Participants who had received over 30 hr of sex offender training had significantly more positive attitudes than did those without any training or with less than 11 hr of training. Psychologists who worked professionally with sex offenders demonstrated more positive attitudes toward sex offenders than did those who did not work with sex offenders.

Those who did not work with sex offenders had significantly more negative attitudes than psychologists who had worked with sex offenders for 6 to 20 years. There were no significant differences based on psychologists’ primary role with sex offenders (i.e., treatment or assessment). ..Source.. by Simon, Samantha (2010). Psychologists’ Attitudes toward Sex Offenders (Master's thesis, Pacific University).

An Examination of Counseling Professionals / Paraprofessionals Attitudes Toward Adolescent Sexual Offenders

September 2013:

One hundred thirty-three counseling professionals/paraprofessionals were recruited from adolescent residential treatment programs located in Michigan. Participants were assessed using the Community Attitudes Toward Sex Offender Scale (CATSO). Of the participants, 32.3% (n = 43) of the participants were female and 67.7% (n = 90) were male. Years of experience working directly with adolescent sexual offenders of participants ranged from 0 to 18 years (M = 2.48 years, SD = 3.48). The number of months participants received sexual offender training ranged from 0 to 60 (M = 3.44, SD = 9.48). No statistical differences in attitudes were found between females and males toward adolescent sexual offenders.

No statistically significant relationship was found between years of experience and the four factors on the CATSO survey (Social Isolation, Capacity to Change, Severity/Dangerousness, and Deviancy). A significant relationship was found between experience and the Deviancy factor. No statistically significant relationship was found between months of training and attitudes. Overall, attitudes toward adolescent sexual offenders were positive. ..Full PDF Source.. by Edward C. Jones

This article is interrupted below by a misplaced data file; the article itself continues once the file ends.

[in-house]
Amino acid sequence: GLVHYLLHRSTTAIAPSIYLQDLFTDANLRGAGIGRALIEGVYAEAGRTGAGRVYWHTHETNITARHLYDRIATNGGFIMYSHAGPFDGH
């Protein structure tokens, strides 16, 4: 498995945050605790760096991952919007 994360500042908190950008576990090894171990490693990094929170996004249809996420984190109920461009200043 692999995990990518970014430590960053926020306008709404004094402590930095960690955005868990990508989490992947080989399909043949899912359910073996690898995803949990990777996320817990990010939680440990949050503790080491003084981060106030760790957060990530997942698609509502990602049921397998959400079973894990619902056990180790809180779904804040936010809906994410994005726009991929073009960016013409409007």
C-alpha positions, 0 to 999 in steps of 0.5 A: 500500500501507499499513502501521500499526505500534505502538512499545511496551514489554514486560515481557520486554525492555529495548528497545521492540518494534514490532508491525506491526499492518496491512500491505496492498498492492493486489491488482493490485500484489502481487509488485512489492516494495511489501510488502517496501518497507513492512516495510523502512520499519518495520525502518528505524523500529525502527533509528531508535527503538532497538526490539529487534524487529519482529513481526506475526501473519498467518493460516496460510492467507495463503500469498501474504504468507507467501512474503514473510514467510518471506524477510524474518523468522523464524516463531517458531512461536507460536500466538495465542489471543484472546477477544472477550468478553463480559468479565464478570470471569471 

Collateral Effects of the Media on Sex Offender Reintegration: Perceptions of Sex Offenders, Professionals, and the Lay Public

February 2012:


Aim/Background: Sexual offending results in devastating consequences for victims and is of great concern to the public; prevention of re-offending is an important endeavour. The media has a marked influence on public views and frequently draws attention to sex offenders, often producing sensational stories about them. Doing so may affect sex offenders' opportunities for reintegration into the community, by affecting their reception by the public and thereby increasing their risk of recidivism.

Methods: The current study surveyed 167 sex offenders, professionals who work with them, and university students regarding their perceptions of how the media portrays sex offenders and the effects these portrayals have on sex offender reintegration. The potential moderating effect of attitudes was evaluated using the CATSO.

Results: Overall, participants indicated that the media portrays sex offenders negatively. The sample also identified a number of specific sex offender reintegration factors, such as housing, jobs, and relationships, as being negatively impacted by the media's portrayal of sex offenders. No significant effects of attitudes, as measured by the CATSO, were observed.

Conclusions: The overall sample agreed that the media presents sex offenders in a negative manner, that media portrayals of sex offenders affect public attitudes towards sex offenders, and that these negative portrayals affect a number of specific reintegration factors (i.e., housing, employment, etc). Due to the relationship between community reintegration and recidivism, it was concluded that the link between media portrayals of sex offenders and reintegration should be explored further. ..Source.. by Gabriela Corabian1, Neil Hogan2

1 Educational Psychology Department, University of Alberta, Canada
2 Psychology Department, University of Saskatchewan, Canada